Adams tweeted in two parts, “Twitter emails to tell me: “we have just received an update from the complainant retracting their original request…Therefore your account has been unsuspended.” No further explanation given, or apology offered.”
The complainant was NBC, and it looks like they have backed down under severe public criticism.
Adams’ first tweet since the suspension poked fun at the situation:
Oh. My Twitter account appears to have been un-suspended. Did I miss much while I was away?
— Guy Adams (@guyadams) July 31, 2012
Update: Adams has posted a story on The Independent, “I thought the internet age had ended this kind of censorship.” In one paragraph, he directly refutes the claim that he broke Twitter’s terms of service:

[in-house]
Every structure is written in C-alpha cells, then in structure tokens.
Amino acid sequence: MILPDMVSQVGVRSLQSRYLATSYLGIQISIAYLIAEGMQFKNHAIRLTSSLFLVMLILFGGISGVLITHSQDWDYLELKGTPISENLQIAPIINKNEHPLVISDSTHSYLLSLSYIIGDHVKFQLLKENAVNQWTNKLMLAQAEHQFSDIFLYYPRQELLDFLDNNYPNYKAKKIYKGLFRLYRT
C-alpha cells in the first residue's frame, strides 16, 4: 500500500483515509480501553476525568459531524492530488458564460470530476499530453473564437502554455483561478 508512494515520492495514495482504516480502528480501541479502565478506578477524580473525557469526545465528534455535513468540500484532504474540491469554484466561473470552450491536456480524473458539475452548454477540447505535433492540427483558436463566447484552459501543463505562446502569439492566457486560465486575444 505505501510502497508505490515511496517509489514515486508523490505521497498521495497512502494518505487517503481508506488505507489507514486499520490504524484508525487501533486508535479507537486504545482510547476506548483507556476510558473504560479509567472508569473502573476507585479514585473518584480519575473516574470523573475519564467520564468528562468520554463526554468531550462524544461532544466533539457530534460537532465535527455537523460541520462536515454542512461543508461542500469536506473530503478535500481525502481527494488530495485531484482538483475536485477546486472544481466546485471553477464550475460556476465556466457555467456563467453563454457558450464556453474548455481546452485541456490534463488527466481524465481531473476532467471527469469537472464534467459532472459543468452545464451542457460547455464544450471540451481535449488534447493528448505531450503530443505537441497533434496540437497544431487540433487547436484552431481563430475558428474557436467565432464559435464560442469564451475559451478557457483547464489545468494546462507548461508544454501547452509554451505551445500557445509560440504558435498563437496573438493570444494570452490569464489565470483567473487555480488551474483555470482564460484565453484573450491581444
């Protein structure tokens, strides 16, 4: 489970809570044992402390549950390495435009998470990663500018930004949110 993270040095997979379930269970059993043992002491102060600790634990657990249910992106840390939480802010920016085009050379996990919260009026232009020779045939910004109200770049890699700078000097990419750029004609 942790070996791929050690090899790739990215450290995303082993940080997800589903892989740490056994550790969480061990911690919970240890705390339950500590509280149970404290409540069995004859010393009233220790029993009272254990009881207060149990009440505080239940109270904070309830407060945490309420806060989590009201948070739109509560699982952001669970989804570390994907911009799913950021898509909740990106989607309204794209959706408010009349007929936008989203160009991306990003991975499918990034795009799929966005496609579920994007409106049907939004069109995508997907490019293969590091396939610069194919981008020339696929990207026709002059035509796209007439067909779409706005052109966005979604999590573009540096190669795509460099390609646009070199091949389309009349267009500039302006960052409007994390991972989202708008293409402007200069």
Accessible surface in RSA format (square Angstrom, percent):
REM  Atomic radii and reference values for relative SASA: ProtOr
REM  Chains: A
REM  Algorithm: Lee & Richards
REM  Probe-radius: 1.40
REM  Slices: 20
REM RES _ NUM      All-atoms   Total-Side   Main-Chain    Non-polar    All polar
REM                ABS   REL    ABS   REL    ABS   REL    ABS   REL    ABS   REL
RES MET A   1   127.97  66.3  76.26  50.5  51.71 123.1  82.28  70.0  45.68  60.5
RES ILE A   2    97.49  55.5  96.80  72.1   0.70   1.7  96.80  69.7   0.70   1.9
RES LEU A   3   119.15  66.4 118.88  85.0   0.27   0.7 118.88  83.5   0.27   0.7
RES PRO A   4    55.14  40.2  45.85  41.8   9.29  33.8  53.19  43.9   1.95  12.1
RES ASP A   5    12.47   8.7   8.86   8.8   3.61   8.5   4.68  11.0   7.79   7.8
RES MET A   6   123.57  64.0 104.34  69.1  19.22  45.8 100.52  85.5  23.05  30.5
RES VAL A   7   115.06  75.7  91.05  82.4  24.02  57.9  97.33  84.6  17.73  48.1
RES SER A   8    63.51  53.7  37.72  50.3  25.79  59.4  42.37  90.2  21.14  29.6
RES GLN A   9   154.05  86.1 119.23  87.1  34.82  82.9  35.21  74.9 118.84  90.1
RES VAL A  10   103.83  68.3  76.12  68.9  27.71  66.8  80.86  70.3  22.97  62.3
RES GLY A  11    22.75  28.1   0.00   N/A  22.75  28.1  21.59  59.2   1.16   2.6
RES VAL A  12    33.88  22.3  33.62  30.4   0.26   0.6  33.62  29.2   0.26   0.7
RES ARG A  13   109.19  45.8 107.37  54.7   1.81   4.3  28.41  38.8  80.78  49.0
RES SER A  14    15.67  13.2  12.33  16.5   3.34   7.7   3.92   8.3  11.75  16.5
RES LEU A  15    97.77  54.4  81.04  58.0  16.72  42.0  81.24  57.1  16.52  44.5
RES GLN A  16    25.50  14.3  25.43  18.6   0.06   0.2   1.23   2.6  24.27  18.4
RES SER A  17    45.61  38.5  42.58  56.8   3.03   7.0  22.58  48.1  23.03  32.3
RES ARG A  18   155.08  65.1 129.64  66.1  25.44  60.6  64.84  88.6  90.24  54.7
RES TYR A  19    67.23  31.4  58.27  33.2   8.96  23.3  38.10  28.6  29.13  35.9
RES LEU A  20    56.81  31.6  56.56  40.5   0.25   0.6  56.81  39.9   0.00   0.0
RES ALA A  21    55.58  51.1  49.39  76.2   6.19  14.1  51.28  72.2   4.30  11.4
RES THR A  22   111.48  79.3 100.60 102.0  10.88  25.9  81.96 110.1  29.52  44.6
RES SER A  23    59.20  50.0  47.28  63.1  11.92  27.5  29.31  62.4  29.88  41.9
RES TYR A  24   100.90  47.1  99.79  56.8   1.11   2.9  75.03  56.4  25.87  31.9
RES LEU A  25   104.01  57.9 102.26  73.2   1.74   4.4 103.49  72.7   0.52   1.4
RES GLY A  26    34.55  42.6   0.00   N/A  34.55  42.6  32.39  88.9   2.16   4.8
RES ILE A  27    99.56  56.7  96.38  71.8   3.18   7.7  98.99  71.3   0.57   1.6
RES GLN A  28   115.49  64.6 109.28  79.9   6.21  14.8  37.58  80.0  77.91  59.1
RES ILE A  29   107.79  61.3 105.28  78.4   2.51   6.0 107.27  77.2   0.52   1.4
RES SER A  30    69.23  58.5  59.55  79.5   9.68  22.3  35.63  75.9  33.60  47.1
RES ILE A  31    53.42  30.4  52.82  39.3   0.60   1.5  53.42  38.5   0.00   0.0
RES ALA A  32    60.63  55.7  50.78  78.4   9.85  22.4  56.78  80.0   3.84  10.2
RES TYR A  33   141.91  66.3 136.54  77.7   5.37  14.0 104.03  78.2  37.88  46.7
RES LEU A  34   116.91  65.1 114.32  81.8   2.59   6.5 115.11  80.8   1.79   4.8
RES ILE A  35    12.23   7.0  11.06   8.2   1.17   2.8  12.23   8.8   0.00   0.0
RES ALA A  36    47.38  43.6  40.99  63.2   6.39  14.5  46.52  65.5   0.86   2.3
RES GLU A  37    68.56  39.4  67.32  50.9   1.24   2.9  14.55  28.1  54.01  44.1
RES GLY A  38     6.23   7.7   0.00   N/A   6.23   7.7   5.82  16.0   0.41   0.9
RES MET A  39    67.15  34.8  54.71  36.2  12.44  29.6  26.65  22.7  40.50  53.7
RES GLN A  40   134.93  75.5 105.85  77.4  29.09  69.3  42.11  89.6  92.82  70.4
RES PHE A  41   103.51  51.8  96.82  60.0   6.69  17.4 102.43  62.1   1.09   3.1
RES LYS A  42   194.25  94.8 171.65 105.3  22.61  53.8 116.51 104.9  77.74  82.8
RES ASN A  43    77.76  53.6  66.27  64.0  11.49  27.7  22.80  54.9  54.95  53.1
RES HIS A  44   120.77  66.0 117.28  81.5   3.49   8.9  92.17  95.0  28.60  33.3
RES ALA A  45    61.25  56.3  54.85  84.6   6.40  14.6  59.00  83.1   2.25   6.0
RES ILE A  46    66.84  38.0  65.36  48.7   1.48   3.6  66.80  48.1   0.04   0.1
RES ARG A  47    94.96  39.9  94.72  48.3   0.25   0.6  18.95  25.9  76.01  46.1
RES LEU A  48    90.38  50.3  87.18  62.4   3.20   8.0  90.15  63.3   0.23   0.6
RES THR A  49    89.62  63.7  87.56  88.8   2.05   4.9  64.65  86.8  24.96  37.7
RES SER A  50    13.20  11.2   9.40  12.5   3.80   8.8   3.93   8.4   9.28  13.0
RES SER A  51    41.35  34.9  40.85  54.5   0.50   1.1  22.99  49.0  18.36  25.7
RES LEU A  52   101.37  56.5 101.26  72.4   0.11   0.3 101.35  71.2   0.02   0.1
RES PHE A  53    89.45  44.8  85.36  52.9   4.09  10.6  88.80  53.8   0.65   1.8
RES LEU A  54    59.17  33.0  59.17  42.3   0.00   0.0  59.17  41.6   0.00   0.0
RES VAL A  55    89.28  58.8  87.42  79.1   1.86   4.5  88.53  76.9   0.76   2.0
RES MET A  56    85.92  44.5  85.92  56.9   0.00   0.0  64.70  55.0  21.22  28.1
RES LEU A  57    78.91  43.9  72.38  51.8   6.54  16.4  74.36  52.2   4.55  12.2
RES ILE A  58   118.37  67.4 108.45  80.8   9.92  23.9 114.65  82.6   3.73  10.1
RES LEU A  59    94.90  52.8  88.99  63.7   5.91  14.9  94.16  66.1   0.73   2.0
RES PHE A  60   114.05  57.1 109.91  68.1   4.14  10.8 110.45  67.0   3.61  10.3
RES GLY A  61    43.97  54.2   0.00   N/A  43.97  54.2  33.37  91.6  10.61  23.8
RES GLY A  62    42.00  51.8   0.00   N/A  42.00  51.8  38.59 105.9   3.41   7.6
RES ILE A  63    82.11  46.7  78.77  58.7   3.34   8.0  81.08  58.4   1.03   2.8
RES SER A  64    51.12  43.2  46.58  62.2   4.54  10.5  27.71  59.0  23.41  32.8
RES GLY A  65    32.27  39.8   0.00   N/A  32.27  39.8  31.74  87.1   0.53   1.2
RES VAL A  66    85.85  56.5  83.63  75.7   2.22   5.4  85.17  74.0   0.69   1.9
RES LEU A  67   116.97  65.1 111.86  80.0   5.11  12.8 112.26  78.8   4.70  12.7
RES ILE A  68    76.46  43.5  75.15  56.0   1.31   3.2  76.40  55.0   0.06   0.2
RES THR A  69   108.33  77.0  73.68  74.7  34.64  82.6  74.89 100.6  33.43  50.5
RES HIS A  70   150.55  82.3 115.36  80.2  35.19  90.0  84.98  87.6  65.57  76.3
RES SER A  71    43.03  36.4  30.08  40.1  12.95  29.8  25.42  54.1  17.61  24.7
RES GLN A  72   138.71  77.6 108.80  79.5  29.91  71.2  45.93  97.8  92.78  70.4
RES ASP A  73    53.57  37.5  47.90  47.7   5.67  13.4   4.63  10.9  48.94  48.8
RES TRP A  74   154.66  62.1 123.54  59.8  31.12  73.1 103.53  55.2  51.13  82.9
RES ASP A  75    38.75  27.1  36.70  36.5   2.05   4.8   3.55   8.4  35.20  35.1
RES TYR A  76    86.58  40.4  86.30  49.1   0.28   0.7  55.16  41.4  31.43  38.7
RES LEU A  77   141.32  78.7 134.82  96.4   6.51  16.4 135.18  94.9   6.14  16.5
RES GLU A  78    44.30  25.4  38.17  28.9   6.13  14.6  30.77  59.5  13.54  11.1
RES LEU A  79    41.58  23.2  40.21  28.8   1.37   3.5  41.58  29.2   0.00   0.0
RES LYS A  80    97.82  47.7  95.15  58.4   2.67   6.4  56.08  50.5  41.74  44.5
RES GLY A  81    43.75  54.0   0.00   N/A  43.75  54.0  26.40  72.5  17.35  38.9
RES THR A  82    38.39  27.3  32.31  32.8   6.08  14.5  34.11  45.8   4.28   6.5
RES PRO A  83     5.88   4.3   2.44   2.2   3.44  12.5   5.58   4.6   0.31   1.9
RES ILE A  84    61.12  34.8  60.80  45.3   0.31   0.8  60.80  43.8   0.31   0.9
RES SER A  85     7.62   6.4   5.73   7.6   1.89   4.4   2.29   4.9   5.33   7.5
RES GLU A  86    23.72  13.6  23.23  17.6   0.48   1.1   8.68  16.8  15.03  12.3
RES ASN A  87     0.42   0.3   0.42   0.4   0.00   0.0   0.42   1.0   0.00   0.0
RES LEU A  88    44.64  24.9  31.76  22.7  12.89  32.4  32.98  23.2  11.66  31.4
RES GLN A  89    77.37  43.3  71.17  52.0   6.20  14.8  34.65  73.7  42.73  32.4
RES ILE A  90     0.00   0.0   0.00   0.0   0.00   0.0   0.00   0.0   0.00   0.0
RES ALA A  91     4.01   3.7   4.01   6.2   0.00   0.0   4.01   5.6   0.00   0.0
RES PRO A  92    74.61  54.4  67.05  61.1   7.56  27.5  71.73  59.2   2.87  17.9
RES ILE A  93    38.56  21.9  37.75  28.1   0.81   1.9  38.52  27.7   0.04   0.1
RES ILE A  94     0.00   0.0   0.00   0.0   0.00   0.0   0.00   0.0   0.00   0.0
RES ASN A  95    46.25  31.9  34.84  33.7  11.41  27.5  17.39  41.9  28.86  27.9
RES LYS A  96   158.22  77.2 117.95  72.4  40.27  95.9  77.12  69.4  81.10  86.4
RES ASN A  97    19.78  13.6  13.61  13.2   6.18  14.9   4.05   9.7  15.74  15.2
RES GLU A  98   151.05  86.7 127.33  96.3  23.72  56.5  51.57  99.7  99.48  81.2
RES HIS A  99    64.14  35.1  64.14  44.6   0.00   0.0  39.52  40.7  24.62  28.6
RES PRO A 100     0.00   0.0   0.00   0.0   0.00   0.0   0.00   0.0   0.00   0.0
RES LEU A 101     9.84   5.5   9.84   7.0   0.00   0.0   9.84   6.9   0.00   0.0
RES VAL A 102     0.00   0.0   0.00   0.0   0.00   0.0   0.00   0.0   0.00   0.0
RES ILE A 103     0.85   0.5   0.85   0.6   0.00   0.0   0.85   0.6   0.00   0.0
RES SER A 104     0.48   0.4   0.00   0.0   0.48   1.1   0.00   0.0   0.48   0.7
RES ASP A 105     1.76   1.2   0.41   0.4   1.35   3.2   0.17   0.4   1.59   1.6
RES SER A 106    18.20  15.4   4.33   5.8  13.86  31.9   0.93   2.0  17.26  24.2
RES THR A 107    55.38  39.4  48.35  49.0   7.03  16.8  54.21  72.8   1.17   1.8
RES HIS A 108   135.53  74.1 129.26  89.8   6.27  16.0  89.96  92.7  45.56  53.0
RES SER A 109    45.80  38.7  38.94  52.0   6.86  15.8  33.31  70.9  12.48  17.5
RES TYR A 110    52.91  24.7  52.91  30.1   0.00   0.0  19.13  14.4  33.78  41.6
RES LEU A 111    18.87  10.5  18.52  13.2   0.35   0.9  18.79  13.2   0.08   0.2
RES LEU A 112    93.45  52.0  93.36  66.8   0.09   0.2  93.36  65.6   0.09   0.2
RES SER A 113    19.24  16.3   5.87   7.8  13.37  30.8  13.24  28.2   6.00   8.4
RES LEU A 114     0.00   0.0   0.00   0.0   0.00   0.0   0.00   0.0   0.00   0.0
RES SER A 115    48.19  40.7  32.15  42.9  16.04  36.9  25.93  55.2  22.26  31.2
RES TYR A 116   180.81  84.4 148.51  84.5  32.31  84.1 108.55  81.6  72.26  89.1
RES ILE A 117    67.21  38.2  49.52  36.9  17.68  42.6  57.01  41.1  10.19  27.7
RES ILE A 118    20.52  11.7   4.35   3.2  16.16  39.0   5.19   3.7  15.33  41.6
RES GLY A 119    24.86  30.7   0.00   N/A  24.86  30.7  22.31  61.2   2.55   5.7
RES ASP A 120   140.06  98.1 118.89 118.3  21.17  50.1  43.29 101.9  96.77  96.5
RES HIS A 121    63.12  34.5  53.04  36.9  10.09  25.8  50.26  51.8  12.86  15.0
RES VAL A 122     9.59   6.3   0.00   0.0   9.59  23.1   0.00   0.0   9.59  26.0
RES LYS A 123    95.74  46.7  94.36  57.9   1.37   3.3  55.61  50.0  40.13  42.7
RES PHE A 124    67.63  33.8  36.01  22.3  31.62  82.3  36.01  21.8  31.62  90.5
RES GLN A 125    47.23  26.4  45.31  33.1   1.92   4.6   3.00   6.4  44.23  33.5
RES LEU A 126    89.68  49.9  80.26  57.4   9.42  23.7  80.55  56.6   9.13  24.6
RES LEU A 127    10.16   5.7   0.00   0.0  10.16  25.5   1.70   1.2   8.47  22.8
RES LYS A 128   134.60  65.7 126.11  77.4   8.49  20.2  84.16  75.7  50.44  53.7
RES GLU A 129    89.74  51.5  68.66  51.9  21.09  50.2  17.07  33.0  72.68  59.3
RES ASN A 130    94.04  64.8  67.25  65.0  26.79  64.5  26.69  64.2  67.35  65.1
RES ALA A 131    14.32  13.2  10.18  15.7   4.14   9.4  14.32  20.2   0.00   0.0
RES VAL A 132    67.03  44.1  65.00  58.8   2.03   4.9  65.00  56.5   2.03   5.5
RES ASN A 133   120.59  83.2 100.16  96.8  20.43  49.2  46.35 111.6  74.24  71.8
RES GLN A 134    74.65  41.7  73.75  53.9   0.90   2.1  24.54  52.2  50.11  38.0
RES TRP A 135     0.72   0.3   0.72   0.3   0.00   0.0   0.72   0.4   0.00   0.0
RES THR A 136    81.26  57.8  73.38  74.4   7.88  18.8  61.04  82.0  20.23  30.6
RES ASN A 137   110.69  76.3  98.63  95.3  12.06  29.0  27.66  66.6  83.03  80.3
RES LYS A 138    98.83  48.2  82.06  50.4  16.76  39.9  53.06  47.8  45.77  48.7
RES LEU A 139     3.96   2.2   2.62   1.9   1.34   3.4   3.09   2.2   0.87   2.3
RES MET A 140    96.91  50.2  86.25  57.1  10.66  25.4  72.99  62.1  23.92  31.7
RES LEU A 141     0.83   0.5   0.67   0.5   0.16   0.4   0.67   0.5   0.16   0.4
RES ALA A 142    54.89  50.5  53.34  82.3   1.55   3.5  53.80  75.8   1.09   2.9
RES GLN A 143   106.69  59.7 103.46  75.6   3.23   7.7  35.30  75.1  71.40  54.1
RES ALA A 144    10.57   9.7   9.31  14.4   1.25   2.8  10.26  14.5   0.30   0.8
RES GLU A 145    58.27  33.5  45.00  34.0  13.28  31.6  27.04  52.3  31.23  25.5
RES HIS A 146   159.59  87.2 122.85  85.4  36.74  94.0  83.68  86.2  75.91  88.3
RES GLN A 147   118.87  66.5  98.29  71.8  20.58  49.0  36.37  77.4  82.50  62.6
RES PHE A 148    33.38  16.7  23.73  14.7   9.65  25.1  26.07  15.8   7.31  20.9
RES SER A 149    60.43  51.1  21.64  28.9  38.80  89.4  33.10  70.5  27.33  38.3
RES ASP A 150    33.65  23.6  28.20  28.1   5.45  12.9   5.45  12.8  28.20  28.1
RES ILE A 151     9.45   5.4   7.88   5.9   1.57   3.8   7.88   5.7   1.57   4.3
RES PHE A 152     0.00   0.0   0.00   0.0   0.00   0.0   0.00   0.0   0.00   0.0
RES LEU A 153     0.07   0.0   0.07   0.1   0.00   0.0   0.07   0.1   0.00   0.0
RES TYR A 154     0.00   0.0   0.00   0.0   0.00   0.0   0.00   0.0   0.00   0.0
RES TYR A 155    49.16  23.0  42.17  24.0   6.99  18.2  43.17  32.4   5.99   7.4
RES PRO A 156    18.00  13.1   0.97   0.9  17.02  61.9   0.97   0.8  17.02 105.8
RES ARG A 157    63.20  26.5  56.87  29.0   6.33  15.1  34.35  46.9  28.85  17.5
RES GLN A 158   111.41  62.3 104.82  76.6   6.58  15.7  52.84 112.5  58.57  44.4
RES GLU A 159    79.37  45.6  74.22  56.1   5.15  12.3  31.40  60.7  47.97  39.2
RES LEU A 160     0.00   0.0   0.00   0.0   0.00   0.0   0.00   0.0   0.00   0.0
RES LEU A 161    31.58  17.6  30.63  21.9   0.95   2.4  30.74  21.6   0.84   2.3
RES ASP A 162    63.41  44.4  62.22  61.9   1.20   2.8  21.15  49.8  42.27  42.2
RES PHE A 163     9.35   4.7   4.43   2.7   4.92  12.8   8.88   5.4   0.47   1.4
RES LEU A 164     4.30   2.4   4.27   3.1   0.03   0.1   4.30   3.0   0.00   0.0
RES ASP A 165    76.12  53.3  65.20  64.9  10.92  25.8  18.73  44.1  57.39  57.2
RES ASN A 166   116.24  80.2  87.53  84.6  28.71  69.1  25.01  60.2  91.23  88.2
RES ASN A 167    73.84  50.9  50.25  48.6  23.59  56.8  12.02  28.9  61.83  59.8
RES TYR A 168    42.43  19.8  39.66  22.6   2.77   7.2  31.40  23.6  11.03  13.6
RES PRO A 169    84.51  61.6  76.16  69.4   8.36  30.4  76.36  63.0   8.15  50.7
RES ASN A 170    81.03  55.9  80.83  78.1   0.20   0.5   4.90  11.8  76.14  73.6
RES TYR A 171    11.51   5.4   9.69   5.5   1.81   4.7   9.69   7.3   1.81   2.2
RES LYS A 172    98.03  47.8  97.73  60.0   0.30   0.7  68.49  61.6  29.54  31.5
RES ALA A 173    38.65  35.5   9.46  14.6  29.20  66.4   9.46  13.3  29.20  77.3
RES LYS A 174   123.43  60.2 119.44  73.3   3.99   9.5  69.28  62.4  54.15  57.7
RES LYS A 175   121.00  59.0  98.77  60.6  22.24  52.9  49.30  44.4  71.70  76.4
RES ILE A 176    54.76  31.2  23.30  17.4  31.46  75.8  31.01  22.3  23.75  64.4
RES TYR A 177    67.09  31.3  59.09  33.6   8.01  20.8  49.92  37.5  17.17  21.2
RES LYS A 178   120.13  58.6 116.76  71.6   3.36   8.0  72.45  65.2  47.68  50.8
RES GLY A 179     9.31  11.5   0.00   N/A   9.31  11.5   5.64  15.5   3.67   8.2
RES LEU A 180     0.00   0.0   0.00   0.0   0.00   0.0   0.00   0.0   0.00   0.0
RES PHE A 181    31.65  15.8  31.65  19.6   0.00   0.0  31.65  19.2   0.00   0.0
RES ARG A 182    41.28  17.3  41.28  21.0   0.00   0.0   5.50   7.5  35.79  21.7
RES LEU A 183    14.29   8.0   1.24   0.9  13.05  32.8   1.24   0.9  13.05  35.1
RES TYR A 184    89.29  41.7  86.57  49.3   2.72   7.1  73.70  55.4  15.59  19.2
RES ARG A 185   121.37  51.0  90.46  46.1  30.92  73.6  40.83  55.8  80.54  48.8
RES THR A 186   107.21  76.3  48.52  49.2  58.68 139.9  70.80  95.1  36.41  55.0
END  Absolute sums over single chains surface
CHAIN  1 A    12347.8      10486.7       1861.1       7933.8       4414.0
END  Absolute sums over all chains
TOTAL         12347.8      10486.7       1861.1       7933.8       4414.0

Twitter’s guidelines forbid users from publishing what they call “private” information, including “private email addresses”. There is plenty of sense in this. But I did not Tweet a private email address. I Tweeted a corporate address for Mr Zenkel, which is widely listed online, and is identical in form to that of tens of thousands of those at NBC.
Adams’ claims that the email was widely available have been refuted, but celebrities have posted similar and even more private information in the past before and did not have their accounts suspended.
Created in 2006, Twitter is a global real-time communications platform with 400 million monthly visitors to twitter.com, more than 200 million monthly active users around the world. We see a billion tweets every 2.5 days on every conceivable topic. World leaders, major athletes, star performers, news organizations and entertainment outlets are among the millions of active Twitter accounts through which users can truly get the pulse of the planet.